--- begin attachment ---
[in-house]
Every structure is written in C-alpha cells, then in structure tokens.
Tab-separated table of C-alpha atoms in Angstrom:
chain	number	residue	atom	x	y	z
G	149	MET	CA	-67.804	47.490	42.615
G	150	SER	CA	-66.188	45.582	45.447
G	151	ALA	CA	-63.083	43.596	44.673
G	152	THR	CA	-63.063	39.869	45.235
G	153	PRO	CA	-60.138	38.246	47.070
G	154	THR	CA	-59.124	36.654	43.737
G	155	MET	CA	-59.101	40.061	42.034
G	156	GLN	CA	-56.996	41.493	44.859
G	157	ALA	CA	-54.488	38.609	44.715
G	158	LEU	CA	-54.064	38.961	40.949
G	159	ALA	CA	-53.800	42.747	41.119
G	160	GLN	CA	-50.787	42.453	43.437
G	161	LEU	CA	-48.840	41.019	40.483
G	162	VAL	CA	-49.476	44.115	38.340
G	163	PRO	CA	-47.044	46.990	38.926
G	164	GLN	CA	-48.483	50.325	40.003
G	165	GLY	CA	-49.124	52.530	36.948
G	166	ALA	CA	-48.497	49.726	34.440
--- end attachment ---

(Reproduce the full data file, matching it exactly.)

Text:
[in-house]
Every structure is written in C-alpha cells, then in structure tokens.
Tab-separated table of C-alpha atoms in Angstrom:
chain	number	residue	atom	x	y	z
G	149	MET	CA	-67.804	47.490	42.615
G	150	SER	CA	-66.188	45.582	45.447
G	151	ALA	CA	-63.083	43.596	44.673
G	152	THR	CA	-63.063	39.869	45.235
G	153	PRO	CA	-60.138	38.246	47.070
G	154	THR	CA	-59.124	36.654	43.737
G	155	MET	CA	-59.101	40.061	42.034
G	156	GLN	CA	-56.996	41.493	44.859
G	157	ALA	CA	-54.488	38.609	44.715
G	158	LEU	CA	-54.064	38.961	40.949
G	159	ALA	CA	-53.800	42.747	41.119
G	160	GLN	CA	-50.787	42.453	43.437
G	161	LEU	CA	-48.840	41.019	40.483
G	162	VAL	CA	-49.476	44.115	38.340
G	163	PRO	CA	-47.044	46.990	38.926
G	164	GLN	CA	-48.483	50.325	40.003
G	165	GLY	CA	-49.124	52.530	36.948
G	166	ALA	CA	-48.497	49.726	34.440